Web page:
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Experts say Trump’s border wall will take years longer than he claims

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Migrants from Honduras, part of a caravan of thousands from Central America trying to reach the United States, climb a border fence to cross illegally from Mexico to the U.S., in Tijuana, Mexico, December 21, 2018.

Mohammed Salem | Reuters

Migrants from Honduras, part of a caravan of thousands from Central America trying to reach the United States, climb a border fence to cross illegally from Mexico to the U.S., in Tijuana, Mexico, December 21, 2018.

Neither the Homeland Security Department nor the White House provided clarification or evidence to substantiate the president’s claim in response to Imagala.com’s questions about that tweet.

While some estimates of the duration of the infrastructure project exceed Trump’s two-year time frame, it can be a challenge to make any precise estimates about the cost or length of the project, as some crucial variables have changed drastically since Trump first vowed to build the wall on the campaign trail.

Trump’s oft-repeated promise in 2016 that Mexico would pay for the wall electrified many of his supporters, even as Mexican officials rebuffed the claim. But the current deadlock over the partial government shutdown stems from Democratic leaders’ refusal to accept Trump’s request to spend $5.7 billion in U.S. taxpayers’ money as part of a deal to fund the full government.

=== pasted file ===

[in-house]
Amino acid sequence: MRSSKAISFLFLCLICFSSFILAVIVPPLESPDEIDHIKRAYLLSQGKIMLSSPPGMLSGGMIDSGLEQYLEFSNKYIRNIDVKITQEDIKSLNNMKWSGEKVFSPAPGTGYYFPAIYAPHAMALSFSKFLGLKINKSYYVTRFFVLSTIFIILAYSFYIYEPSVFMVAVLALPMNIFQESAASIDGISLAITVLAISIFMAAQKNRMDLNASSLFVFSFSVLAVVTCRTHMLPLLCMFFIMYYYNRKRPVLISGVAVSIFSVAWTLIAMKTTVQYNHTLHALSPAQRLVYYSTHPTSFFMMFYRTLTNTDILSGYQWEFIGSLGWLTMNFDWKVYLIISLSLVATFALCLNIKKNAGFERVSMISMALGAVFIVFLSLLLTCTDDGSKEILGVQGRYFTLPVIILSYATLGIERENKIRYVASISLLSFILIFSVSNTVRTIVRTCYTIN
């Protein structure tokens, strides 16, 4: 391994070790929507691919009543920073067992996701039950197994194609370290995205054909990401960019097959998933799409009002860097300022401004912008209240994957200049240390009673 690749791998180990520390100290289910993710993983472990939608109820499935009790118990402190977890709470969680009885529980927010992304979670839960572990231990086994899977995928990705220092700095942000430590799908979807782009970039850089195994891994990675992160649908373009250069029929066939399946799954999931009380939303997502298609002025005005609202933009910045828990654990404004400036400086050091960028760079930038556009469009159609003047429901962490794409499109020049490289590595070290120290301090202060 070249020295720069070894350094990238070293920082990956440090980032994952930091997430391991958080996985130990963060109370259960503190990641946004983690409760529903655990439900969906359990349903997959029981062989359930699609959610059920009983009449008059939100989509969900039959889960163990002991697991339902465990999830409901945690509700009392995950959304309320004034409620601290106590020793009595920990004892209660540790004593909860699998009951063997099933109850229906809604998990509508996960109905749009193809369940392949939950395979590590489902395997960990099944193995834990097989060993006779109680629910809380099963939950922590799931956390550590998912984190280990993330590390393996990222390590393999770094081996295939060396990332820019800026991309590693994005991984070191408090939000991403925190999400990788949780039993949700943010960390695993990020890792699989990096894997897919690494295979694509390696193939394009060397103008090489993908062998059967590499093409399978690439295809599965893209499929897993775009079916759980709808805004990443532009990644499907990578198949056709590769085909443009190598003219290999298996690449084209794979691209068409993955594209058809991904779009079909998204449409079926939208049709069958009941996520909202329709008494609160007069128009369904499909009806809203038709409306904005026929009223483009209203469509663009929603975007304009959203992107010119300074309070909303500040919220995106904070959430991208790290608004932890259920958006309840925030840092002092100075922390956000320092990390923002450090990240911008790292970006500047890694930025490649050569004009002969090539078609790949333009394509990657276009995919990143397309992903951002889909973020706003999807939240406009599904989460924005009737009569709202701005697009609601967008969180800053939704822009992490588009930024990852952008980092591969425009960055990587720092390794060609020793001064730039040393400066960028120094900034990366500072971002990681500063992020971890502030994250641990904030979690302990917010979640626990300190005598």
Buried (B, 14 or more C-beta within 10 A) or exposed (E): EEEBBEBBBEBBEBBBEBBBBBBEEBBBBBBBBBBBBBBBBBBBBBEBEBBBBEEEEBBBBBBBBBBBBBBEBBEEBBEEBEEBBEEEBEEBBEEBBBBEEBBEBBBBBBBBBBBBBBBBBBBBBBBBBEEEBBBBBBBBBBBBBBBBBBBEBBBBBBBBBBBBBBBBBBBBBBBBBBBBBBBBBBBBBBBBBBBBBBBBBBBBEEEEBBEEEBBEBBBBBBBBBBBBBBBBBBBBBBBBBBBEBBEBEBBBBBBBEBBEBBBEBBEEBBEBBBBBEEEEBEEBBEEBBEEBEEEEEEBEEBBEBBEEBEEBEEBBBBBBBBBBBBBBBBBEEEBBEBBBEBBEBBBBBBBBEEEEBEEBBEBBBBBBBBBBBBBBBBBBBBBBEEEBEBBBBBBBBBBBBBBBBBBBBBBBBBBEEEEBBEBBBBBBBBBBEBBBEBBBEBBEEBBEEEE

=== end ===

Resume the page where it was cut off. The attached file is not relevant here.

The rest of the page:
Trump maintains that Mexico is still paying for the wall indirectly through new revenue and savings from a multilateral trade deal pending approval in Congress — though it’s unclear how the U.S.-Mexico-Canada-Agreement, USMCA, would pay for the barrier.

“Obviously I never meant Mexico would write a check,” Trump said Jan. 10 during a visit near the Texas-Mexico border. The new line is a far cry from 2016, when the Trump campaign considered multiple ways to “compel Mexico” to “make a one-time payment of $5-10 billion” to keep the U.S. from cutting off other funds it sends Mexico.

The structure of the barrier also appears to have changed. Trump reportedly described a concrete wall on the campaign, but his administration built multiple non-concrete prototypes in 2017. In December, Trump tweeted that “we are not building a Concrete Wall, we are building artistically designed steel slats,” adding that they will “go up fast.” On New Year’s Eve, however, he reasserted that “An all concrete Wall was NEVER ABANDONED.”

“Some areas will be all concrete but the experts at Border Patrol prefer a Wall that is see through,” Trump said.

Trump has more recently referred to a “wall or steel barrier” in his tweets.

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